An endoscopic discectomy is the surgical removal of an intervertebral disk with an endoscope (a device consisting of a tube and optical system for observing the inside of a hollow organ or space. An endoscopic discectomy may be done through a small puncture opening).
Endoscopic Discectomy is an outpatient surgical procedure to remove herniated disc material. Using local anesthesia with the help of x-ray fluoroscopy and a magnified video for guidance, a small specially designed endoscopic probe is inserted between the vertebrae and into the herniated disc space through the skin of the back. Tiny surgical attachments are then sent down the hollow center of the probe to remove a portion of the offending disc. Sometimes, the microsurgical attachments can be used to push the bulging disc back into place and be used for the removal of disc fragments and small bone spurs.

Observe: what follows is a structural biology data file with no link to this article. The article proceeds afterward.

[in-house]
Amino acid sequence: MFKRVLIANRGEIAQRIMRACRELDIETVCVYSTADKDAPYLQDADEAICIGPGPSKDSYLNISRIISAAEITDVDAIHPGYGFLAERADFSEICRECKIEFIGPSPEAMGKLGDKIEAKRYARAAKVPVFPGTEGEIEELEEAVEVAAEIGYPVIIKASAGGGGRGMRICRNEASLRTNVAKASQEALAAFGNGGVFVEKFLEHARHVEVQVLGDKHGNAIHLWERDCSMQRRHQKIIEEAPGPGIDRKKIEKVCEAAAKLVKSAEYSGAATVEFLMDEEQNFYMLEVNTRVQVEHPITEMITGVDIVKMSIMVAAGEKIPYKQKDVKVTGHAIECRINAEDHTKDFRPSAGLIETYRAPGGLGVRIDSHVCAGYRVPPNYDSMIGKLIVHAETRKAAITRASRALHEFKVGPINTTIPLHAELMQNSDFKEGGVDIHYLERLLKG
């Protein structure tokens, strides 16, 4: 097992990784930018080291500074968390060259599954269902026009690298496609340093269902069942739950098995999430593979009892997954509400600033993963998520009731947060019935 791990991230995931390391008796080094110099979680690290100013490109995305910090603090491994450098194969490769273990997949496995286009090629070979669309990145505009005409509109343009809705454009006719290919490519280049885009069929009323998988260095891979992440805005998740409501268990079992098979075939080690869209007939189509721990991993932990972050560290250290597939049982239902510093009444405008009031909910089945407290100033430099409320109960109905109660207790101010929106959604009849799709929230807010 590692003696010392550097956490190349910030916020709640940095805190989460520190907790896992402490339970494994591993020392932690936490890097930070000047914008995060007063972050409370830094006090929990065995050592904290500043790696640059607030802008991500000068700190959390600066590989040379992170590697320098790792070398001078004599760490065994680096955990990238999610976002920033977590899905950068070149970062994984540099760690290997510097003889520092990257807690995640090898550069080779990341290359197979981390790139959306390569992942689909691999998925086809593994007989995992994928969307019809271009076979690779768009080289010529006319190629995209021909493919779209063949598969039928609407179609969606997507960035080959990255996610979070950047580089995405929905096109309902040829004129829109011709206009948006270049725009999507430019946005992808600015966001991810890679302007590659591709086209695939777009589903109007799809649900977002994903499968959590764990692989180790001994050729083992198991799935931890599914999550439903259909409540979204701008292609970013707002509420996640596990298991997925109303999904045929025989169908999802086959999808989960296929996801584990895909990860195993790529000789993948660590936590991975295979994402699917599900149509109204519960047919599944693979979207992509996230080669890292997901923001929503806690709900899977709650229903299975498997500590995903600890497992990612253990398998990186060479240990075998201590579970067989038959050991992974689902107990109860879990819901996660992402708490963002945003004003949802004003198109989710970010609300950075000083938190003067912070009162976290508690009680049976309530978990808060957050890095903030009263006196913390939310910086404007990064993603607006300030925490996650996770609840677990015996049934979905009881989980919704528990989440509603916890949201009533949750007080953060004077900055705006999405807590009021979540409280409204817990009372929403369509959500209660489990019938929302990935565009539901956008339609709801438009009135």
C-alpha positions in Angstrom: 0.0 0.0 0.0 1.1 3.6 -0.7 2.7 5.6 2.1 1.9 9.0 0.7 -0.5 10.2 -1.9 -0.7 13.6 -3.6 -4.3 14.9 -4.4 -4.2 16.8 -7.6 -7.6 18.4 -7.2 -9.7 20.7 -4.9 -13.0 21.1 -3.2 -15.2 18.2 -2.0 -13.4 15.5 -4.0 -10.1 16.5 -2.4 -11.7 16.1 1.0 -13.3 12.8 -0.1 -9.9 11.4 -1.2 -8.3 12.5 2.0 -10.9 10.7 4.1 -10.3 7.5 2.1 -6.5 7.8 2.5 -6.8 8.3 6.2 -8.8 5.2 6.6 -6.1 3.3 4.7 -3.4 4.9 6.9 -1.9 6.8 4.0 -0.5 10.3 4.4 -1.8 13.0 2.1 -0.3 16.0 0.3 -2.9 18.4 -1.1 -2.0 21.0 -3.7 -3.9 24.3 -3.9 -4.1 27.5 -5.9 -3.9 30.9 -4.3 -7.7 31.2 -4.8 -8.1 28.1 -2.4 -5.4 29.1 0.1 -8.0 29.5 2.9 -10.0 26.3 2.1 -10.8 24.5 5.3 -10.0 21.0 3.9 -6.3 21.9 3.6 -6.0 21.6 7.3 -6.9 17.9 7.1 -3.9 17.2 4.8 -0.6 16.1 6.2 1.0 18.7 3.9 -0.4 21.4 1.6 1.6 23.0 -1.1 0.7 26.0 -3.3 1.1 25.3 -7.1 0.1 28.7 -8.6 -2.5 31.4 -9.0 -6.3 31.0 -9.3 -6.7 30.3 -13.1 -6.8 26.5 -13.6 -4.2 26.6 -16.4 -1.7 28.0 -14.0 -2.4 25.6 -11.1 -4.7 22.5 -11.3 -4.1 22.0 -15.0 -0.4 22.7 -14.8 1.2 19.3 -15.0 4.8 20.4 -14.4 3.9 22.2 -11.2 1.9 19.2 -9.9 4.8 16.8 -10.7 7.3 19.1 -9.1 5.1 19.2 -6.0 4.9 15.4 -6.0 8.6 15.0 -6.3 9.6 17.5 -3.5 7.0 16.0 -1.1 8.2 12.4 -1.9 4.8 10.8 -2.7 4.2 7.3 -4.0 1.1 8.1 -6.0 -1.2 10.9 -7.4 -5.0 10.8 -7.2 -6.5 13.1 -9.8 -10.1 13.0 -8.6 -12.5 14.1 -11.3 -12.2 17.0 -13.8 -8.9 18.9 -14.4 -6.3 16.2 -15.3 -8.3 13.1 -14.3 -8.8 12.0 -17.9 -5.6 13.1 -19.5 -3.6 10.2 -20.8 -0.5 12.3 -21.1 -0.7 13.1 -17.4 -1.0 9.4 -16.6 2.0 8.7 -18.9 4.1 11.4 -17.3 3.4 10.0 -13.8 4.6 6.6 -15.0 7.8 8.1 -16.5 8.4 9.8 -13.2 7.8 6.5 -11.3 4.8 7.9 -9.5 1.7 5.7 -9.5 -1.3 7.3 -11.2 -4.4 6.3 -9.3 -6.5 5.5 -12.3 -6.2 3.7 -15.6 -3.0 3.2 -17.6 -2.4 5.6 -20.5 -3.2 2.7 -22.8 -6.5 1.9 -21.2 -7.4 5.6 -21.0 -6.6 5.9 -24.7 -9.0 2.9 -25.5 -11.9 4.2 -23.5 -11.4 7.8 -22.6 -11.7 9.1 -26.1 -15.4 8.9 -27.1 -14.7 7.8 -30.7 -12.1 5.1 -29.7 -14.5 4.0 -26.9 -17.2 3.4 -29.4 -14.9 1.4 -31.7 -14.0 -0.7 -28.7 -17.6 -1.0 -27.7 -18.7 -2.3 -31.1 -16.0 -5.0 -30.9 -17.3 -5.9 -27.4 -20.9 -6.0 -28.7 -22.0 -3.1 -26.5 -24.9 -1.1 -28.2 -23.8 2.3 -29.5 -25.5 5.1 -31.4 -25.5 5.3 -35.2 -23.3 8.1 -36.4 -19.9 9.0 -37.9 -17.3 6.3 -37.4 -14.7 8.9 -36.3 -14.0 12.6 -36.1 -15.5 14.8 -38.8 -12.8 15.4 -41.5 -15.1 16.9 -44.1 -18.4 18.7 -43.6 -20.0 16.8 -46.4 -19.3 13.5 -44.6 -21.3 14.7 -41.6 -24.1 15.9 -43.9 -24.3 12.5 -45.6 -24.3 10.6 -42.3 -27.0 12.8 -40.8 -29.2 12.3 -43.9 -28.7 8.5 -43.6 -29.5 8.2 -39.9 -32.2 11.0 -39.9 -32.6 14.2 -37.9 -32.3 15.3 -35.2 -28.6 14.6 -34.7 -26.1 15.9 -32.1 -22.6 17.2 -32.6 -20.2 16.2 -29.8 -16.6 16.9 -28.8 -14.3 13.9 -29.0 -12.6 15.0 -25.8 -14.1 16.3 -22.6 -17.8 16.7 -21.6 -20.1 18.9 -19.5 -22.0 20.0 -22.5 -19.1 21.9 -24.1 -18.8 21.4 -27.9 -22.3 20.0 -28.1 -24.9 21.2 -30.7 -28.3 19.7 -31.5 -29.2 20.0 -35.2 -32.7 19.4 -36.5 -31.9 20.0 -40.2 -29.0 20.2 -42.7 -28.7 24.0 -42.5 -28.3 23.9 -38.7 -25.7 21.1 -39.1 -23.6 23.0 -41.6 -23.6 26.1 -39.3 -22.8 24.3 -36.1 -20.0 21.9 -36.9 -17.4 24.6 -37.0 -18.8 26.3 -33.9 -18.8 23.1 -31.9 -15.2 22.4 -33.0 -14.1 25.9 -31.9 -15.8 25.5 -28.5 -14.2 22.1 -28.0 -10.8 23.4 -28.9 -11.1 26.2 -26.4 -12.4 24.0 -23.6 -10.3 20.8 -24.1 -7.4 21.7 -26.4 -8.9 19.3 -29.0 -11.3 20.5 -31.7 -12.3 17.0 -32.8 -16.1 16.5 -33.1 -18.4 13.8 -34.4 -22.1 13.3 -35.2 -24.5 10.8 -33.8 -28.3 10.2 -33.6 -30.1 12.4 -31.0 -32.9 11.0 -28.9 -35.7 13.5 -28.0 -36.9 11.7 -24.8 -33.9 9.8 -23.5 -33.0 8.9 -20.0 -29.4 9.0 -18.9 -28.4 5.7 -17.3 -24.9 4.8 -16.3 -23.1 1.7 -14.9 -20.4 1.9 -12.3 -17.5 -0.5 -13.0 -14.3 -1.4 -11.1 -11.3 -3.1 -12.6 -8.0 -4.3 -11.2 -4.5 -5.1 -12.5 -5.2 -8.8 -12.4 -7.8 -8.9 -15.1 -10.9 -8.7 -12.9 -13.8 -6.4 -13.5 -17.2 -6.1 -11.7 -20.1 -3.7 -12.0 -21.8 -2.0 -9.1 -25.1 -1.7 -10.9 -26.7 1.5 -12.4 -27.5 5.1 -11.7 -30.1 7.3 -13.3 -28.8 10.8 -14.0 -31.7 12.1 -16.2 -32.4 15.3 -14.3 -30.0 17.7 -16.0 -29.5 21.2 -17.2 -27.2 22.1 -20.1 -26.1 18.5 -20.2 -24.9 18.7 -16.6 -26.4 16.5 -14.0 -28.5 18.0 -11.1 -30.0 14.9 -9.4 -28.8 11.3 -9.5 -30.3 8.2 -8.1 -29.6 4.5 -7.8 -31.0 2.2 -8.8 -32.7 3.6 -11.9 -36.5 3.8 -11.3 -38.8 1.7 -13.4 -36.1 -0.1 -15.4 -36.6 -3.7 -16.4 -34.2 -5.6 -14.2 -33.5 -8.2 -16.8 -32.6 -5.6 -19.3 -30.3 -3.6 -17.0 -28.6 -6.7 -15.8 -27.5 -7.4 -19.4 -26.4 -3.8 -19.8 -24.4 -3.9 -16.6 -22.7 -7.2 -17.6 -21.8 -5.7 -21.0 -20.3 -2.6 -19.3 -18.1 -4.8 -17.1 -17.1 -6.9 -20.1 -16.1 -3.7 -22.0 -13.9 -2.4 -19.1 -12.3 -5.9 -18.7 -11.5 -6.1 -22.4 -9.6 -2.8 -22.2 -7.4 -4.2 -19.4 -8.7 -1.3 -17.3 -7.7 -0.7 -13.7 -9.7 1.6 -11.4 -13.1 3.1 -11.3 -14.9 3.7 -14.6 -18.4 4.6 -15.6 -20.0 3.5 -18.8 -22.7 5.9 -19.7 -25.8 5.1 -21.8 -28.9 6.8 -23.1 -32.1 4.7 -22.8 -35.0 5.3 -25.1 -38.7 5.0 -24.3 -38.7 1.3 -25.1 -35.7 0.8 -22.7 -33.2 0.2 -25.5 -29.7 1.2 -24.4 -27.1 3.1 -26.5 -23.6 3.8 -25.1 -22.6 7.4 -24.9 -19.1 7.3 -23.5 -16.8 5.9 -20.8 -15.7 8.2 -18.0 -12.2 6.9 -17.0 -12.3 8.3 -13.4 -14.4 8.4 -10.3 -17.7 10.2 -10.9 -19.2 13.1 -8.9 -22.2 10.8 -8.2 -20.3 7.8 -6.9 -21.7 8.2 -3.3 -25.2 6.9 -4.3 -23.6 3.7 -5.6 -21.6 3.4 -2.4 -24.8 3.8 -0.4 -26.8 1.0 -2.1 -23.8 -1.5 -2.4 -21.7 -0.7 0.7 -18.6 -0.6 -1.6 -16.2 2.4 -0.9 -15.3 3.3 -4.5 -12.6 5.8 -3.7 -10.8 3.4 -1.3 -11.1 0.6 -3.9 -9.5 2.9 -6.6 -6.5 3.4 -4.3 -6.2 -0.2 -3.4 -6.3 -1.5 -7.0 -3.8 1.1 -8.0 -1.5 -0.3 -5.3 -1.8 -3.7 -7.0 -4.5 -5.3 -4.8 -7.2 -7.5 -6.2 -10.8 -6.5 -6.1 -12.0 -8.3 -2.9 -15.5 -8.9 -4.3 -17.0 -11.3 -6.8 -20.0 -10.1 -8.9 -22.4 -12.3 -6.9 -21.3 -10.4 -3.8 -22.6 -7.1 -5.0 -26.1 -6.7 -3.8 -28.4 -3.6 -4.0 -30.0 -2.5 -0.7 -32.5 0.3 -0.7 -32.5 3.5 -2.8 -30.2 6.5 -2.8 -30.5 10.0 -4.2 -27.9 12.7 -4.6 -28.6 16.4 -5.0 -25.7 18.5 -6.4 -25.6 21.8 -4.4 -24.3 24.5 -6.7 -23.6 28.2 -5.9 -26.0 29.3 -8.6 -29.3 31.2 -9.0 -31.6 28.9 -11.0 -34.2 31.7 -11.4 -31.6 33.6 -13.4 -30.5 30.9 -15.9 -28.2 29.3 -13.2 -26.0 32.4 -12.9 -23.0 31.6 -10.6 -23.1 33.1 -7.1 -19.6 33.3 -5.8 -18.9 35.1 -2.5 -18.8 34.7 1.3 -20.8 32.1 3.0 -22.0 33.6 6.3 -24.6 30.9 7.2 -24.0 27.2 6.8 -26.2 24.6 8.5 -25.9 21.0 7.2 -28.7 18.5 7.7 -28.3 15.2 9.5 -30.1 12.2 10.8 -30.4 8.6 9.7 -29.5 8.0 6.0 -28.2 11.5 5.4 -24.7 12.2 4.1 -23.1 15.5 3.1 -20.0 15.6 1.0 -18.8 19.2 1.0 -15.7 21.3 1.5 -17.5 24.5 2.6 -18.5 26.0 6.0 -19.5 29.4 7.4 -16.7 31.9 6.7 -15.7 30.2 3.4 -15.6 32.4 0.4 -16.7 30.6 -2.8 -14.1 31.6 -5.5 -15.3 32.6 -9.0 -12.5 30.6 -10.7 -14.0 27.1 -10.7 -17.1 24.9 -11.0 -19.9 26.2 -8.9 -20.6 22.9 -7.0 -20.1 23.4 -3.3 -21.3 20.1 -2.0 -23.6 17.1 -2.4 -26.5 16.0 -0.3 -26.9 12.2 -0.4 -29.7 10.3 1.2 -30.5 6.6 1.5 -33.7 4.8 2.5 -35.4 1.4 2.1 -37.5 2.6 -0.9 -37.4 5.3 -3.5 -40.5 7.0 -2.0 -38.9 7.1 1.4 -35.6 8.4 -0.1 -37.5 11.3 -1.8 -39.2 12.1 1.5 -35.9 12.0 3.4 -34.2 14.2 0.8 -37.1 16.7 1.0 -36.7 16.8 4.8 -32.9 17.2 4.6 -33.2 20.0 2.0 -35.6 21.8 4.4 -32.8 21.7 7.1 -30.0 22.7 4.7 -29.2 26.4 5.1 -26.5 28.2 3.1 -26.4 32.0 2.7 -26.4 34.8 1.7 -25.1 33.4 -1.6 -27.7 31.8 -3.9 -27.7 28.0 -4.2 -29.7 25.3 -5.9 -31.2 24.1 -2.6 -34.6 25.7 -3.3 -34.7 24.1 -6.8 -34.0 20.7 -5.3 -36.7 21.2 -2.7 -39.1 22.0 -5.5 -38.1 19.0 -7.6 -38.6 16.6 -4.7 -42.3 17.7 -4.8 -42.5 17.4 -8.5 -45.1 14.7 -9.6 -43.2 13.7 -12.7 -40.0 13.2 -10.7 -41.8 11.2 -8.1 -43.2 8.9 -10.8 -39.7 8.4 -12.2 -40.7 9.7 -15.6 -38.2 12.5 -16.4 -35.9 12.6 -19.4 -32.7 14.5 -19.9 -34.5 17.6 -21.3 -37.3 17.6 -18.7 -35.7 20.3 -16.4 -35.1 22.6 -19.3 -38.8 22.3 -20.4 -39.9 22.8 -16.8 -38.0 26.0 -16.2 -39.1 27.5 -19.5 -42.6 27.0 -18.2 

On average, the procedure takes about an hour. X-ray exposure is minimal. You normally will feel little, if any, pain or discomfort. There are no stitches. Upon completion, the probe is removed and a small Band-Aid is placed over the incision. The amount of nucleus tissue removed varies, and the supporting structure of the disc is not affected by the surgery. In comparison to large incisions required for open surgery, the access route to the disc in minimally invasive surgery consists of only the probe’s small puncture site, usually the size of a freckle.
An Endoscopic Discectomy is different from an open lumbar disc surgery because there is no traumatic back muscle dissection, no bone removal, and no large skin incision. The risk of complications from scarring, blood loss, infection, and anesthesia that may occur with conventional surgery are drastically reduced or eliminated with this procedure. Endoscopic Discectomy was invented to be an effective treatment for herniated discs while avoiding these risks.